Introduction to FactoryTalk View Three State Color Animation
In this section, we’ll set up a FactoryTalk View Three State Color Animation. For example, we’ll consider a pump. We can enable or disable the pump. If the pump is disabled, we want the color to be grey. When the pump is enabled, we can start or stop the pump. If the pump is running, we want the color to be green. On the other hand, if we stop the pump, it will turn red.
In this case, we’ll keep it simple. We’ll animate an ellipse object. Basically, you can animate most any object. This includes objects from the FactoryTalk View library.
Before we begin, we need to make sure we have communication to the processor. We configure communication in FactoryTalk Linx. In older versions, they call this RSLinx Enterprise. Under FactoryTalk Linx, go to Communication setup. If you don’t already have a shortcut pointing to your processor, then we’ll create one. Be sure the shortcut, and your processor are highlighted at the same time. At last click “Apply”. Always remember to click “Apply”. Otherwise, FactoryTalk view will not save your changes. Additionally, if this is going to run on a PanelView, or FactoryTalk View Station, we need to configure the runtime tab. If the path of the station or PanelView is the same as your computer, simply copy from design to runtime (target). You have a button for that. If the communication path is different, then obviously you will need to configure the runtime (target) path manually.
Create Your Tags for Three State Color Animation
Let’s create some tags. Keep in mind that normally your logic will write to these tags. We’ll create a tag called “PumpEnabled”, and another tag called “PumpRunning” Both of these will have the BOOL data type. Remember what we are after. When we disable the pump, the animation will show a grey color. Running will be green, and not running will be red as long as as the pump is still enabled.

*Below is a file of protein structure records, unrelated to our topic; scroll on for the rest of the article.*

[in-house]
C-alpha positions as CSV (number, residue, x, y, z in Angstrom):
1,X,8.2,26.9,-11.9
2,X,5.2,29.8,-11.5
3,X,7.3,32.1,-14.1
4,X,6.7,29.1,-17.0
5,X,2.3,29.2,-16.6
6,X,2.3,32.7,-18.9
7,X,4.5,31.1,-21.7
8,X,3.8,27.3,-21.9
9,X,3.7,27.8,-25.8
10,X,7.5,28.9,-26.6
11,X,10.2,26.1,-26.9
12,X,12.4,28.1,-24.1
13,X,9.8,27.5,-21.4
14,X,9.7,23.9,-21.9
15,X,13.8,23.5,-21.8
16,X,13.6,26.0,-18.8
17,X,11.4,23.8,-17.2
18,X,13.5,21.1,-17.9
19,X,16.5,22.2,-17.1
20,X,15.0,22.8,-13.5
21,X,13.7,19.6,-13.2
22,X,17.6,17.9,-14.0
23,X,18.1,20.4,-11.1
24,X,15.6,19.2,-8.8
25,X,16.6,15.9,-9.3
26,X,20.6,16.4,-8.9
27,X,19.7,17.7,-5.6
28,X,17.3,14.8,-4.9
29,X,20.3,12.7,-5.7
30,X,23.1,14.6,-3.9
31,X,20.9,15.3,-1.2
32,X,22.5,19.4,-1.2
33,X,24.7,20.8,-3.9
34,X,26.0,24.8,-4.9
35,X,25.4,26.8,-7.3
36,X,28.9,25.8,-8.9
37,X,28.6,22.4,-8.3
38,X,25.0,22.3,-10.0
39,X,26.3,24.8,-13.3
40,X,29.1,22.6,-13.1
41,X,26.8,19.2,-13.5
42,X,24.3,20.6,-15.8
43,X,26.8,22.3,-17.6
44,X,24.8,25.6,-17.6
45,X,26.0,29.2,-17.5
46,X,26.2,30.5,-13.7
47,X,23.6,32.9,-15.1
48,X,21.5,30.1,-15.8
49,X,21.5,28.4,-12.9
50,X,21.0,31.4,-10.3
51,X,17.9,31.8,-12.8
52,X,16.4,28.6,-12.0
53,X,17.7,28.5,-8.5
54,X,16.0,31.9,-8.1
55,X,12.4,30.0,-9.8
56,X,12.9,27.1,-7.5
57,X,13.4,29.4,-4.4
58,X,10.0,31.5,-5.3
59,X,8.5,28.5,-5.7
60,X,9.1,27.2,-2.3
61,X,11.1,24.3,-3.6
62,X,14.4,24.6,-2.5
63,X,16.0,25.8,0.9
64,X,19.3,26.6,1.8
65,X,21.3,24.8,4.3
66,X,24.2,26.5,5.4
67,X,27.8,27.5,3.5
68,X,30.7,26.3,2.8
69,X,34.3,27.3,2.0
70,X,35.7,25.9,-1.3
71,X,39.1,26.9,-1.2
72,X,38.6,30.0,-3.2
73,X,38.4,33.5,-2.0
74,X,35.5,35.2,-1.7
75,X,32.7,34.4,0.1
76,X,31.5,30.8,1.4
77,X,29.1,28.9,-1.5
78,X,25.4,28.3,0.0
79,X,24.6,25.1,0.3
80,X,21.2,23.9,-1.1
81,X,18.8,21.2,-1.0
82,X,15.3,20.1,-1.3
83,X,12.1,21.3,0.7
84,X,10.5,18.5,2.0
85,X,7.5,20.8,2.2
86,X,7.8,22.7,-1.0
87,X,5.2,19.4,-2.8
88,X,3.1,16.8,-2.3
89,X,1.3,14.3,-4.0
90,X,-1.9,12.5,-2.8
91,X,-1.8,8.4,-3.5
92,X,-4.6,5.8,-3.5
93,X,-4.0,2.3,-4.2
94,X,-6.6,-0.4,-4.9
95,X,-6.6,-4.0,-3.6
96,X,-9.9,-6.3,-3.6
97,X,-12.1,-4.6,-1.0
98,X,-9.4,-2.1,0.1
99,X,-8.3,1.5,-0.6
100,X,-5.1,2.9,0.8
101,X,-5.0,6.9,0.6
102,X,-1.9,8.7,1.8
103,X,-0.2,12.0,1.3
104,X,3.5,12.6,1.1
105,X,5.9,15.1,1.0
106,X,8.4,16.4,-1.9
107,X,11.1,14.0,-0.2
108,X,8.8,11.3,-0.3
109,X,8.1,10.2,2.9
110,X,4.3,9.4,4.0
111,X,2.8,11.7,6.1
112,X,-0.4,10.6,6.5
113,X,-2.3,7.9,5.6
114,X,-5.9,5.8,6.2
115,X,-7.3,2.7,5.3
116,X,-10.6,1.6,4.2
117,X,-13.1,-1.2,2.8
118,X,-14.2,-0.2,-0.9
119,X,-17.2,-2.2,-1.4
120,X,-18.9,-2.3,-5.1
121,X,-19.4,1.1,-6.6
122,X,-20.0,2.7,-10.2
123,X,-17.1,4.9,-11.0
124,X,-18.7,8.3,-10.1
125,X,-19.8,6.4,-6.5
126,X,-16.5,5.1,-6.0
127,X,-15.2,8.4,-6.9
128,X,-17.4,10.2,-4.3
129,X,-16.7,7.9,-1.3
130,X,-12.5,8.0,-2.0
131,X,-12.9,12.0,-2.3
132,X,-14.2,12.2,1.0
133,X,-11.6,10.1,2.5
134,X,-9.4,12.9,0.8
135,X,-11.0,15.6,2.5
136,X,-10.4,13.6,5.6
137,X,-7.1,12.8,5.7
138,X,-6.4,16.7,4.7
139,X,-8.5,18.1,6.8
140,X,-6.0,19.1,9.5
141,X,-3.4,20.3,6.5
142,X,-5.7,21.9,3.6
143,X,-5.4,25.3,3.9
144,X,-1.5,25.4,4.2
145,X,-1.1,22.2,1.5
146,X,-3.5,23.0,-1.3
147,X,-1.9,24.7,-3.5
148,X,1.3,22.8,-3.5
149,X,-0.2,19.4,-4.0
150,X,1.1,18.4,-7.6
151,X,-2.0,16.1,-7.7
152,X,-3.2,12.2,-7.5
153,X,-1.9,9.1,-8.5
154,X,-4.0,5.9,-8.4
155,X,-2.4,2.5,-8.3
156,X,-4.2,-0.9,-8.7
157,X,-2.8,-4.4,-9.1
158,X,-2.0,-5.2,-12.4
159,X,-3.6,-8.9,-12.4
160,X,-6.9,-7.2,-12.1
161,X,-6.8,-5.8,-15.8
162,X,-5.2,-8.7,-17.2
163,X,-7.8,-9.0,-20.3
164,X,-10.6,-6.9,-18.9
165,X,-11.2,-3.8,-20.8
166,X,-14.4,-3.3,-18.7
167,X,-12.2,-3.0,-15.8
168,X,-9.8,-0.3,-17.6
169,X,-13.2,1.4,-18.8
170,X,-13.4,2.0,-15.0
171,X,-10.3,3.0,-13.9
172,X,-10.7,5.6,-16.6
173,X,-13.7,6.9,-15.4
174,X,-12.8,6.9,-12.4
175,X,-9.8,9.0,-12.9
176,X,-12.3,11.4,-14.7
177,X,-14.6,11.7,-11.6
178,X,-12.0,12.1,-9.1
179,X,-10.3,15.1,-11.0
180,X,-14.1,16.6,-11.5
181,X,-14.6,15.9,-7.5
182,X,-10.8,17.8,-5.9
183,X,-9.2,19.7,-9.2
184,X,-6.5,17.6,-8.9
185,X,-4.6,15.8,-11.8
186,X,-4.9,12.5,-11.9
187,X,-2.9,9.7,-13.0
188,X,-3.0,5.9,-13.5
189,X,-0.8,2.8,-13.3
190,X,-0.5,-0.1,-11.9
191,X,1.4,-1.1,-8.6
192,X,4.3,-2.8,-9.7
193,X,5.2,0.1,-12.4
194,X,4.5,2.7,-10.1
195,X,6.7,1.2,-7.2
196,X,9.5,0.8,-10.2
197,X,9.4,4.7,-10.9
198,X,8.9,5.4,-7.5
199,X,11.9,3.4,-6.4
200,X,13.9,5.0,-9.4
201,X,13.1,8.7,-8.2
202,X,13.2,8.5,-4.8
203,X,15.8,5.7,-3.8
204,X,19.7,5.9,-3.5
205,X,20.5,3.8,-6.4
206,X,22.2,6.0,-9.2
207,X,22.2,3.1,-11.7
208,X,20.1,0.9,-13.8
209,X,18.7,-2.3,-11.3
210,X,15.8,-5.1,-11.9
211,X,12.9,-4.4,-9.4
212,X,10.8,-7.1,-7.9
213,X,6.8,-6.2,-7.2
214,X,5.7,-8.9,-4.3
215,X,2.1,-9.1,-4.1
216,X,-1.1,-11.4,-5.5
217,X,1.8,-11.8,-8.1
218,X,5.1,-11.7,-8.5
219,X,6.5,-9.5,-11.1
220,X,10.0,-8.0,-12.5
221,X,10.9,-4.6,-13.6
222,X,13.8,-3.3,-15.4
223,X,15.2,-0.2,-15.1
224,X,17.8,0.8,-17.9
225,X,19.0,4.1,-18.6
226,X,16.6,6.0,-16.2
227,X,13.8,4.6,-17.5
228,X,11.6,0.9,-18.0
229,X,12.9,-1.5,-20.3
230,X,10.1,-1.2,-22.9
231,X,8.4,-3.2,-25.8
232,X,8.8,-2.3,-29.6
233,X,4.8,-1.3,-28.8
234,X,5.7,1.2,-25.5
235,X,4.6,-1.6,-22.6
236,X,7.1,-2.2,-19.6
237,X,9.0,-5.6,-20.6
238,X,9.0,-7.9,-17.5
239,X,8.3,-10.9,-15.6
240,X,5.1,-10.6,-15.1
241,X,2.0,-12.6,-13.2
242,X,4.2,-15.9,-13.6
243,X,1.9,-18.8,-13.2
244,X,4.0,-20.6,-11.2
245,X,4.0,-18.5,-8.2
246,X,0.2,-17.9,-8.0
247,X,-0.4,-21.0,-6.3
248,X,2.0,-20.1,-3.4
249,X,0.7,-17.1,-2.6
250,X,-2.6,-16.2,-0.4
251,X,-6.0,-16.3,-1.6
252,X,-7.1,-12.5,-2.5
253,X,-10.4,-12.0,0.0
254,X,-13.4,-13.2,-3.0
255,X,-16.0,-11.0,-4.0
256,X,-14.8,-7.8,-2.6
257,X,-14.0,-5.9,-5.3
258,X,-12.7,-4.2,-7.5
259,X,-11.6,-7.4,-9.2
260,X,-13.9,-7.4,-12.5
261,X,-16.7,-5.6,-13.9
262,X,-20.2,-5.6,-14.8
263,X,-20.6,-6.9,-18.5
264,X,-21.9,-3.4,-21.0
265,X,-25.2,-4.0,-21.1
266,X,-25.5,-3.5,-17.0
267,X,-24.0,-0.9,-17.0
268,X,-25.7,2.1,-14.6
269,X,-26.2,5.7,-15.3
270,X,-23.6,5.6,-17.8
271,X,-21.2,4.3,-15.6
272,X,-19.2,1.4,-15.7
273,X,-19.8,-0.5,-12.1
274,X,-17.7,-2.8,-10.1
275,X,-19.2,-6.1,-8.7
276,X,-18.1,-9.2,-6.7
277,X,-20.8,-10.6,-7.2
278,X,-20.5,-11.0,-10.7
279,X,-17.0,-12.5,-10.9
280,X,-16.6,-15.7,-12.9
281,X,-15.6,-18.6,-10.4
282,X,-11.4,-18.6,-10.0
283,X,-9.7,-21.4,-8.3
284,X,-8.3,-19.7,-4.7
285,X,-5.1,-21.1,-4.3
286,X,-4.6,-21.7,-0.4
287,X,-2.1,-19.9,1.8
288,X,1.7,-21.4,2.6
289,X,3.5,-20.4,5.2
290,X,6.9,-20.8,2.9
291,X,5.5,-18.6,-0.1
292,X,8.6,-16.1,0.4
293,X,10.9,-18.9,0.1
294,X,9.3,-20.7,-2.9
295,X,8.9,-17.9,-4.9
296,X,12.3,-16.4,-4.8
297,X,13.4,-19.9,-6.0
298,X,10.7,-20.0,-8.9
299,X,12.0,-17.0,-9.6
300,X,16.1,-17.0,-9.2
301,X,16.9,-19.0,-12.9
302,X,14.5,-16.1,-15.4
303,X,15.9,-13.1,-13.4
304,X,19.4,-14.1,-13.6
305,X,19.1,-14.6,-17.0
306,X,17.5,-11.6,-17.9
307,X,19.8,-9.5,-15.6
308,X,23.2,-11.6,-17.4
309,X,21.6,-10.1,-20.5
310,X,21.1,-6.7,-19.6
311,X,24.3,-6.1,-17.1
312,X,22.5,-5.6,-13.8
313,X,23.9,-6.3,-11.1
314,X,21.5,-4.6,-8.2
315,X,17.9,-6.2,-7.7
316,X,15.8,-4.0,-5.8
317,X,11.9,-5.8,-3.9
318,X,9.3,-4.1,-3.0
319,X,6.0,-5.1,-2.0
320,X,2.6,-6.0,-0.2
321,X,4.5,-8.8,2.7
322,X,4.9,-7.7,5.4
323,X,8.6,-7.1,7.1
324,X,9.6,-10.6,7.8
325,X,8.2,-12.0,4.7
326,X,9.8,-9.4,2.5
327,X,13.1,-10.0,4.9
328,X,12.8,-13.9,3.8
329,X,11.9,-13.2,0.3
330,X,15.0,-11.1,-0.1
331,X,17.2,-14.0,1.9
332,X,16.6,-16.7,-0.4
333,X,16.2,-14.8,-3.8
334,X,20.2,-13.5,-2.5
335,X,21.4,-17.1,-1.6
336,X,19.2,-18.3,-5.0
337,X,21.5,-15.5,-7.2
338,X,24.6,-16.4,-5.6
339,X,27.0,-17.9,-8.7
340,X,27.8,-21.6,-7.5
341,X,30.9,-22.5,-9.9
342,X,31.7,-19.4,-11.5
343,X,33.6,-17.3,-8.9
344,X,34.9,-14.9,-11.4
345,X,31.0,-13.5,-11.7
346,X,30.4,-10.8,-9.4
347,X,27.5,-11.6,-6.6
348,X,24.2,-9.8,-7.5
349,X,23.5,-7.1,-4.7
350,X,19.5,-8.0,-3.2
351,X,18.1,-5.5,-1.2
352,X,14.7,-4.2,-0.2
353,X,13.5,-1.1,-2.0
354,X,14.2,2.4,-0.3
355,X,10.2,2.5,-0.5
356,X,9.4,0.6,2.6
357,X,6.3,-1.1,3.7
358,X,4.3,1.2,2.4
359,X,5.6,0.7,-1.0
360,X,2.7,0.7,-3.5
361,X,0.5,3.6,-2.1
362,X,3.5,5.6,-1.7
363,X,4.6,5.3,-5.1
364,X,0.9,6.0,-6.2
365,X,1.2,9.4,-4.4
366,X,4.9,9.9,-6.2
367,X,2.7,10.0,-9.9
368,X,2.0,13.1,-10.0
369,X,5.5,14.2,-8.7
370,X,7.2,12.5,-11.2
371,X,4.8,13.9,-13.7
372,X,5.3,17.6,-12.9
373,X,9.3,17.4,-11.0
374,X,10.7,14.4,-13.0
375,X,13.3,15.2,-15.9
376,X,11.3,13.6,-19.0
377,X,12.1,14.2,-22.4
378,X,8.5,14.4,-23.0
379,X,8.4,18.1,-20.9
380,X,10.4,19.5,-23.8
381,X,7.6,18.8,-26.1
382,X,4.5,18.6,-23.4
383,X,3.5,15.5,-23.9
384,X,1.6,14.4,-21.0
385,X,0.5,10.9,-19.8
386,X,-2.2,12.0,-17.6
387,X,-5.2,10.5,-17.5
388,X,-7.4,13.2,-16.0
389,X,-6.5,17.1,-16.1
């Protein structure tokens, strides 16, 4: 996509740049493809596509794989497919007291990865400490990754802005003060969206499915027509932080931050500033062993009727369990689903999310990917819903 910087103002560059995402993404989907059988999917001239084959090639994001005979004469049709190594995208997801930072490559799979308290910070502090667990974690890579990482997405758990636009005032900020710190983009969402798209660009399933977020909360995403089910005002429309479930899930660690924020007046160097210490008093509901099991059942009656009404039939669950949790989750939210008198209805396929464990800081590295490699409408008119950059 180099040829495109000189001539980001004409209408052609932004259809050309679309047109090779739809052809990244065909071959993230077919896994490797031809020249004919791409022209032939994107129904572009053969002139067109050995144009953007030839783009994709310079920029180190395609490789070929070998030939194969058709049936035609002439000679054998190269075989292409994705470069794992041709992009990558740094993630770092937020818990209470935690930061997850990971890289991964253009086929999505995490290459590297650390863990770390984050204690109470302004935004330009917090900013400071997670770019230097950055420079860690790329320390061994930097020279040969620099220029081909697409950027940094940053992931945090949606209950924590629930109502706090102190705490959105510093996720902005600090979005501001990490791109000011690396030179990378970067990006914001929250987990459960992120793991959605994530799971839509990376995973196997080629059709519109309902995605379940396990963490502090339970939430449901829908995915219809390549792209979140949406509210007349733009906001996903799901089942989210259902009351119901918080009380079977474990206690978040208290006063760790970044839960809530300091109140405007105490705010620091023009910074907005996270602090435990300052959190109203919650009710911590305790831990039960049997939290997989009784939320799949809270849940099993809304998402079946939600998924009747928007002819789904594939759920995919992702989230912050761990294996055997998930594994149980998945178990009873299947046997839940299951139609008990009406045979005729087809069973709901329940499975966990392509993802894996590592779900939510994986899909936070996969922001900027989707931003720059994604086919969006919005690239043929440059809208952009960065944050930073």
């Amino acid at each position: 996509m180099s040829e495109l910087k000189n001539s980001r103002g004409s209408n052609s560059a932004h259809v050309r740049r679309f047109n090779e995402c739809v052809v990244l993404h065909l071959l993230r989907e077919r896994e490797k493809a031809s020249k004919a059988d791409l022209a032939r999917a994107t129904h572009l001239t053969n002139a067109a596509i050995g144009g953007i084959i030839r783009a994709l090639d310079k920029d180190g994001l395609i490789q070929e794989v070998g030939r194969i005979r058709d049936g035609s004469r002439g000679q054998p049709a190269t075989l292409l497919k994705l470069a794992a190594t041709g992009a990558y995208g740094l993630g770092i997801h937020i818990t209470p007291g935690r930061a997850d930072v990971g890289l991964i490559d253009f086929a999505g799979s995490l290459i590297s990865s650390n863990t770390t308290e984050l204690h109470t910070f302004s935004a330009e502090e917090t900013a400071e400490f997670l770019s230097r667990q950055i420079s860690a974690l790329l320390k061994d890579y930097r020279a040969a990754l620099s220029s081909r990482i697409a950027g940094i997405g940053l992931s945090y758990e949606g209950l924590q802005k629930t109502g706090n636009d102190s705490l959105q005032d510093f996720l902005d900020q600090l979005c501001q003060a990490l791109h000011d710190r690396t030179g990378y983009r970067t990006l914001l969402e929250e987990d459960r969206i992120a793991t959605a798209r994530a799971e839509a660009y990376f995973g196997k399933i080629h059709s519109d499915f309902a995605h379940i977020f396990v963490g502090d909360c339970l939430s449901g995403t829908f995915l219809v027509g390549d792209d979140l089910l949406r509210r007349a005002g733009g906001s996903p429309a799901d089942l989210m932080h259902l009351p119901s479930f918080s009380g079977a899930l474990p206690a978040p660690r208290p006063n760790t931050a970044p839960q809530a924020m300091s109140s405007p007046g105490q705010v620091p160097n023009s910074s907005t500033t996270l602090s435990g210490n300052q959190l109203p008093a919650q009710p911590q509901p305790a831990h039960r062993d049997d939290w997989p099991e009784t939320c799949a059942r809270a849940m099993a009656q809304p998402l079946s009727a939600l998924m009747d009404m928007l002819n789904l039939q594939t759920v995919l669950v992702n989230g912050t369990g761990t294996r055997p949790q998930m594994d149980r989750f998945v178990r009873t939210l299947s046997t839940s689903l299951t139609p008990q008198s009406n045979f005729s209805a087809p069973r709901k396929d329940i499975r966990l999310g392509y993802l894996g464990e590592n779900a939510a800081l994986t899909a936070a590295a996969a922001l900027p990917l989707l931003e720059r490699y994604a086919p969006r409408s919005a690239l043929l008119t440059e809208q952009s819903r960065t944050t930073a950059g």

Add an Object to your Display
At this point, we’ll add an object onto your display. As I’ve said before, we’ll keep this simple. Let’s just add an ellipse object. This could be just about any object, including text, or a library object.
Animate the Object
Finally, we are ready to configure the animation. Right click on the object (or part of the object) that you wish to animate. Go to Animation | Color.
Remember that we have two tags to look at. These are PumpEnabled, and PumpRunning. We’ll configure the animation so that state 0 is grey. Likewise, state 1 will be red, and state 2 will be green.
Next, we will set up an expression. Remember that when the Pump is NOT enabled, our expression returns a zero. If the we enable the pump, but the pump is NOT running, we need to return the value of 1. This will cause the animation to turn red. Likewise, if we enable the pump, and the pump is running, we will return a value of 3. The animation turns green.
Let’s write the expression:
Keep in mind that this whole expression will return a value. The color animation will use whatever value the expression returns to reflect the state of the object.
Test your Work!
Test the display. When we disable the pump in logic, our object should be grey.
Likewise, if we enable the pump, but it’s not running, we need the color to be red.
Similarly, when we enable and run the pump, it should be green.
Summary of Three State Color Animation
In short, the three state color animation is simple. We simply look at a couple tags. Our expression returns a number based on the value of these tags. The color animation uses this number to reflect the state for the animation.
— Ricky Bryce